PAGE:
I do applaud the Street Pastor project and definitely respect those volunteers that want to work for it, but wouldn't it be better if you didn't exclude people who want to help?

  3. Andy - I hope they would be given the same money, knowing the way the Community Safety Partnership works, they seem to fund a whole range of projects.

    I don't think it's excluding people - I guess we know each other as churches, so it seemed natural to recruit a team through the contacts we currently have, based on the ethos we share. If there's a great big queue of agnostics wanting to be Street Pastors then maybe we'll need to think again! It's significant that people like Hattersley and Matthew Parris (, both atheists, recognise that faith brings something extra to the table.

    Steven - one example is Alexandria in the mid-3rd century, on another occasion the pagan emperor Julian complained that the 'impious Chrisitans support not only their own poor but ours as well'.

  4. So no news yet about the 'earliest years' of Christians staying behind in plague cities to bury the dead?

    Rich people tended to flee as soon as a plague hit a town, leaving the poor behind, who could not afford to move.

  5. Yes, see the end of my previous comment.

  6. Practically David there's not going to be a number of agnostics, atheists or even members of other religions applying to be a street pastor. After all, the Street Pastor website states that to be a Street Pastor you need to be over 18 and a church member.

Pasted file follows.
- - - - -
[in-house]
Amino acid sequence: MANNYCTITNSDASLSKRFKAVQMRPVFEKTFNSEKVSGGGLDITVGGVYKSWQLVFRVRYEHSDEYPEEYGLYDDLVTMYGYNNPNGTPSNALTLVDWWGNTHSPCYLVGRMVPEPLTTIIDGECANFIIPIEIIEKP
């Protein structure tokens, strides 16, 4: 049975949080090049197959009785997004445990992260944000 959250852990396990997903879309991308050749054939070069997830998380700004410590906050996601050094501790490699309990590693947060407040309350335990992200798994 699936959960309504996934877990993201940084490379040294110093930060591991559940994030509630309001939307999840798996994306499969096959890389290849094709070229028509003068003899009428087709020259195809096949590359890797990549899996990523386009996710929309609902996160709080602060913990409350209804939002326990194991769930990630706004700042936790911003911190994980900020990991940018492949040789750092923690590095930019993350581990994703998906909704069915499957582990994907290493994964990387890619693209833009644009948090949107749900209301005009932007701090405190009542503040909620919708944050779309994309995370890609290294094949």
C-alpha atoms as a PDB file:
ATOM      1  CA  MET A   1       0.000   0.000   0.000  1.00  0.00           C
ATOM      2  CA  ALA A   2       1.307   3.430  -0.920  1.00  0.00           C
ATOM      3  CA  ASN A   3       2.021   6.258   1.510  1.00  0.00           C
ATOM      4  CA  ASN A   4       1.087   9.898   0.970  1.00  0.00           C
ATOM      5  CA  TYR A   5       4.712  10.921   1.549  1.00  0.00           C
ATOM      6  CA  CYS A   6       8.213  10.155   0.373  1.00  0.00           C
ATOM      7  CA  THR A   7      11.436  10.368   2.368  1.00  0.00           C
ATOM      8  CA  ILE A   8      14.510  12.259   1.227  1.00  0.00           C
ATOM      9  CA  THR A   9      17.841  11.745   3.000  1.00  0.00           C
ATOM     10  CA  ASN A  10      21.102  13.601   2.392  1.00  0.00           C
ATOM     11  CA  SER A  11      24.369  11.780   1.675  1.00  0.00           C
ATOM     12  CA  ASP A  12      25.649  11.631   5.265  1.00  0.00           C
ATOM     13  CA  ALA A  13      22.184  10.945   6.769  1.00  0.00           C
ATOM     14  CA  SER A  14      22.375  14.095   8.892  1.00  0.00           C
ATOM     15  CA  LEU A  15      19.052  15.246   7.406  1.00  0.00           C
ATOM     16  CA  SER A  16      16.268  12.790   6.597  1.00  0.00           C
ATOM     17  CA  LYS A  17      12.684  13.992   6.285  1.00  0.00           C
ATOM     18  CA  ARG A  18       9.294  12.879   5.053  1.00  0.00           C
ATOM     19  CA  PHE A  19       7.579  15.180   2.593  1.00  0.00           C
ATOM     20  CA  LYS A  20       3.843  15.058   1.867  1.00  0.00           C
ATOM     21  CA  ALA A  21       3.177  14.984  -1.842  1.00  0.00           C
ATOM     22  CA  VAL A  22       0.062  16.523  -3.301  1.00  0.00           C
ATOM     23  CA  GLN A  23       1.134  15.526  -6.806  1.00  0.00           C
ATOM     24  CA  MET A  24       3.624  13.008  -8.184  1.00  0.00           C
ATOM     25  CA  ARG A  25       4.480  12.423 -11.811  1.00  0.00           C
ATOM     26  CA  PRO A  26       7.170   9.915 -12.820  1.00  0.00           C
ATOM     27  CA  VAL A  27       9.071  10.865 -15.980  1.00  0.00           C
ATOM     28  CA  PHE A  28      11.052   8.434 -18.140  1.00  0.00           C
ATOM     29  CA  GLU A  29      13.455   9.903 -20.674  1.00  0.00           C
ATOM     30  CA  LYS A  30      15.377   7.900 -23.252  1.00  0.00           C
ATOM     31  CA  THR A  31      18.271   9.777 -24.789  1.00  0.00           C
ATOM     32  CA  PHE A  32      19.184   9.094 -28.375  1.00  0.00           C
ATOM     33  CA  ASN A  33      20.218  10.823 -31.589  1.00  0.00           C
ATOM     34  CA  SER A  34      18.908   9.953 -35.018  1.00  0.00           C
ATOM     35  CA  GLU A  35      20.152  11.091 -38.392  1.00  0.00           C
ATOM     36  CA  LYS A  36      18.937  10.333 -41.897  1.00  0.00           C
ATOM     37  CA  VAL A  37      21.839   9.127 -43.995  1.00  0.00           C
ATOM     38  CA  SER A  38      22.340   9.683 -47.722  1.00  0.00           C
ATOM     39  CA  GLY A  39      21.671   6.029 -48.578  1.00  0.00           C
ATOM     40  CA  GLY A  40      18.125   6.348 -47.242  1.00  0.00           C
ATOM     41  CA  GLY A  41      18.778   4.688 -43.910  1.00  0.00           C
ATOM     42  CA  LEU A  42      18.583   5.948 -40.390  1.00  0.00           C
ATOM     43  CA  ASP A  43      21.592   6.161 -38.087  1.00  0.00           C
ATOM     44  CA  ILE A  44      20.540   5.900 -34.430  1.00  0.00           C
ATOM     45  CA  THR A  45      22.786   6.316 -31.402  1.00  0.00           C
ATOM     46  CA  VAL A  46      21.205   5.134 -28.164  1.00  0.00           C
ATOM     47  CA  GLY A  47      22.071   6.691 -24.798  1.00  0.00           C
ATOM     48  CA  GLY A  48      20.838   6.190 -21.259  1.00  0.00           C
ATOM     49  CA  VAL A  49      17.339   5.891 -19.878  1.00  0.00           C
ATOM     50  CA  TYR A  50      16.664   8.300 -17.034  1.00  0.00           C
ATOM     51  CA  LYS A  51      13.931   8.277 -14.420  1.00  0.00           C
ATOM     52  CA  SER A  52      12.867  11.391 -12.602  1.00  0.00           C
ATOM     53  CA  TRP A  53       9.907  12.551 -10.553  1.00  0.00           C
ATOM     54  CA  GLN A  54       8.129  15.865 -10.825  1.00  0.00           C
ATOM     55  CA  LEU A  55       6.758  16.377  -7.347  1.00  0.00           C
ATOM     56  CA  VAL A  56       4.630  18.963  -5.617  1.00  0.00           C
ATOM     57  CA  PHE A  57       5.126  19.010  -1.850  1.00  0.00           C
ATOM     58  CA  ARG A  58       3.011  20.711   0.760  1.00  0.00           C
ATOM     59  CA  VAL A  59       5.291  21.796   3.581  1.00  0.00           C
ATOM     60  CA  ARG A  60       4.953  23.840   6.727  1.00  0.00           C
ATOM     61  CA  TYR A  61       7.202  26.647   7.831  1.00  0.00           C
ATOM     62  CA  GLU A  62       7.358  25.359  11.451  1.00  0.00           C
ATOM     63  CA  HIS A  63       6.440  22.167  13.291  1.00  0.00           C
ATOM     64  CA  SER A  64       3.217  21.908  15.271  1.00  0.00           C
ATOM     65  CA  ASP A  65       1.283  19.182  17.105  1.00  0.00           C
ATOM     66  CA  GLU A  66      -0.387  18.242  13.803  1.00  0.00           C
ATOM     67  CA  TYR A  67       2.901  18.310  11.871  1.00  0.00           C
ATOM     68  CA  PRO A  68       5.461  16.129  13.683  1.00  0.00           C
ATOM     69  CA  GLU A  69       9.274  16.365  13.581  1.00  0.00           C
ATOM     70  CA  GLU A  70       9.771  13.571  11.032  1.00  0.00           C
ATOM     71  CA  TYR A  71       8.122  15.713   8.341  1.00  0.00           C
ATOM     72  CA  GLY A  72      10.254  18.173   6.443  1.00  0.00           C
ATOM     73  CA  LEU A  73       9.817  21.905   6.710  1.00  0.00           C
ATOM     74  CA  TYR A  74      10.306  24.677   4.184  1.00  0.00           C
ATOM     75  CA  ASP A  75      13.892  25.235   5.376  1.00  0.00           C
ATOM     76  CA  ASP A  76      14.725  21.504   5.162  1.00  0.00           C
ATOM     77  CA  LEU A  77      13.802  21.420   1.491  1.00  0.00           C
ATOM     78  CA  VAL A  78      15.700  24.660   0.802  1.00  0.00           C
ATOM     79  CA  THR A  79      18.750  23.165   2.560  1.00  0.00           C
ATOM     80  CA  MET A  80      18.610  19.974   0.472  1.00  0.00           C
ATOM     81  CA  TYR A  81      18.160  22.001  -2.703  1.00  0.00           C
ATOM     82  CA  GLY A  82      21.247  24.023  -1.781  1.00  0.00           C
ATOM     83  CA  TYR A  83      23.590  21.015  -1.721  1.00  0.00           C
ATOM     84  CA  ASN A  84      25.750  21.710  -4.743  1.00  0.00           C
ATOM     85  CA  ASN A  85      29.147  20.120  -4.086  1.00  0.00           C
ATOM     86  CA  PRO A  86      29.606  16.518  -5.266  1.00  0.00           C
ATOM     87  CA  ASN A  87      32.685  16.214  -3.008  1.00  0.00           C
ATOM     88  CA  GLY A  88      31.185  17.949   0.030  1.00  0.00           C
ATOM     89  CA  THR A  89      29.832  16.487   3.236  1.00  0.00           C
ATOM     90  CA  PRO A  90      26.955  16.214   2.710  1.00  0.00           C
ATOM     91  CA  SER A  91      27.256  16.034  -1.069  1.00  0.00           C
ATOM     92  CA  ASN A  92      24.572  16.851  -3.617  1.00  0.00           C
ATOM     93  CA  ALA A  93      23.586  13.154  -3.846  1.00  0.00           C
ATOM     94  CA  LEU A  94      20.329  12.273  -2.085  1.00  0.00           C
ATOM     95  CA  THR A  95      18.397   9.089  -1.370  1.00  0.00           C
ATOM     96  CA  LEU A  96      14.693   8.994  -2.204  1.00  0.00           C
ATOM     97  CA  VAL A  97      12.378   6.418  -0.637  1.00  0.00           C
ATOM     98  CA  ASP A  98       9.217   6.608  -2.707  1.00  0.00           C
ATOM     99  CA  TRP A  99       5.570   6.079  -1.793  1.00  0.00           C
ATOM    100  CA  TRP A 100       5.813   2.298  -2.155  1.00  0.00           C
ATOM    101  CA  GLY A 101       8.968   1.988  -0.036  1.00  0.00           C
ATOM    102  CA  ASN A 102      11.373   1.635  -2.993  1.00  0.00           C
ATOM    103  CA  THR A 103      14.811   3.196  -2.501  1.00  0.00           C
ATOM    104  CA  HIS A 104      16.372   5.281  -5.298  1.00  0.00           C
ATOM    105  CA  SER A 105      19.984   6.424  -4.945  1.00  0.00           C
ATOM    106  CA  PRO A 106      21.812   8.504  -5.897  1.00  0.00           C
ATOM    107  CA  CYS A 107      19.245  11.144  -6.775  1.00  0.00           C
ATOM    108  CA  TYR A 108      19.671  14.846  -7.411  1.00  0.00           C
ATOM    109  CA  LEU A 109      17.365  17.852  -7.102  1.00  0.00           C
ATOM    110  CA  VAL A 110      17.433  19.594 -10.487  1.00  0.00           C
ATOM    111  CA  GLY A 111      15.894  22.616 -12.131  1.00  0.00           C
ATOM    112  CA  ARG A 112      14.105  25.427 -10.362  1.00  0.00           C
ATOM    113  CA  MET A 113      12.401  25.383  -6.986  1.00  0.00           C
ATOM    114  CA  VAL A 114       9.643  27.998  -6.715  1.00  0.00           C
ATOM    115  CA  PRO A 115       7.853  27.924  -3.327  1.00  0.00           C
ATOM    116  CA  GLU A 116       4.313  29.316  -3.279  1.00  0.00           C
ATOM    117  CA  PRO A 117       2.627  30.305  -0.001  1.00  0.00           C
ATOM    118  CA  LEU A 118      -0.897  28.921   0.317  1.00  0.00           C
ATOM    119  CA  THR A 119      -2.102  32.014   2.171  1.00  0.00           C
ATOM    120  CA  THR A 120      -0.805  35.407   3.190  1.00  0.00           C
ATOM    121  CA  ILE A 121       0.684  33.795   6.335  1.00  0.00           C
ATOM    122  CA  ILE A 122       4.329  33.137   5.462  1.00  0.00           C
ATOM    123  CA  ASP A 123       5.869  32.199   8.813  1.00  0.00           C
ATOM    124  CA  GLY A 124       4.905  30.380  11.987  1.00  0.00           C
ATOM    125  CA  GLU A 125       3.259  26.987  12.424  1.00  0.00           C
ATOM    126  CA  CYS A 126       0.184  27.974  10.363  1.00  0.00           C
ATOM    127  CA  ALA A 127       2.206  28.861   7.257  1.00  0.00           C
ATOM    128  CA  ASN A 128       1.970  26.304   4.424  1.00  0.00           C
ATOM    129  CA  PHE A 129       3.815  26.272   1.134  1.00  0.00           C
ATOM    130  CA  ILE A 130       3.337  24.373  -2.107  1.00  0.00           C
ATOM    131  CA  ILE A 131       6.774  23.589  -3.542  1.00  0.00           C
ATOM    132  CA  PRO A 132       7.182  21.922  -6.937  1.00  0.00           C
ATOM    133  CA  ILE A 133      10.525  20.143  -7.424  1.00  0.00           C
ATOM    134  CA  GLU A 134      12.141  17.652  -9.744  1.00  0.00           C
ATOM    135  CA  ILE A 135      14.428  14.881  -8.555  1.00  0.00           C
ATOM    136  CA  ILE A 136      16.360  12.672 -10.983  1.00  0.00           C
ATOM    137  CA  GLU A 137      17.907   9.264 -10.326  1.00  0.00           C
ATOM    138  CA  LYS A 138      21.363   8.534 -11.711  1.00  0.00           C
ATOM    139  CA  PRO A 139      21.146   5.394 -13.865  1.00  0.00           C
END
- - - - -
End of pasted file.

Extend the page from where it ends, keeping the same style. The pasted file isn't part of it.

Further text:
I've got no problem about that, but it is a bit off to use something that excludes non-Christians as an example that people with faith care more.

  7. Julian also wrote 'Erect many hostels, one in each city, in order that strangers may enjoy my kindness, not only those of our own faith but also of others whosoever is in want of money. I have just been devising a plan by which you will be able to get supplies. For I have ordered that every year throughout all Galatia 30,000 modii of grain and 60,000 pints of wine shall be provided. The fifth part of these I order to be expended on the poor who serve the priests, and the rest must be distributed from me to strangers and beggars.'

    As always atheists give more to charity than Christians.

    The biggest benefactors in the world are atheists - Bill Gates and Warren Buffet.

  8. I'm thrilled at anyone who gives to charity. is an interesting debate on the topic.

    "it is a bit off to use something that excludes non-Christians as an example that people with faith care more."
    that wasn't what I was trying to say, but I admit that's how it comes across, my apologies. Good job I'm not drafting speeches for Obama. Or anyone else for that matter.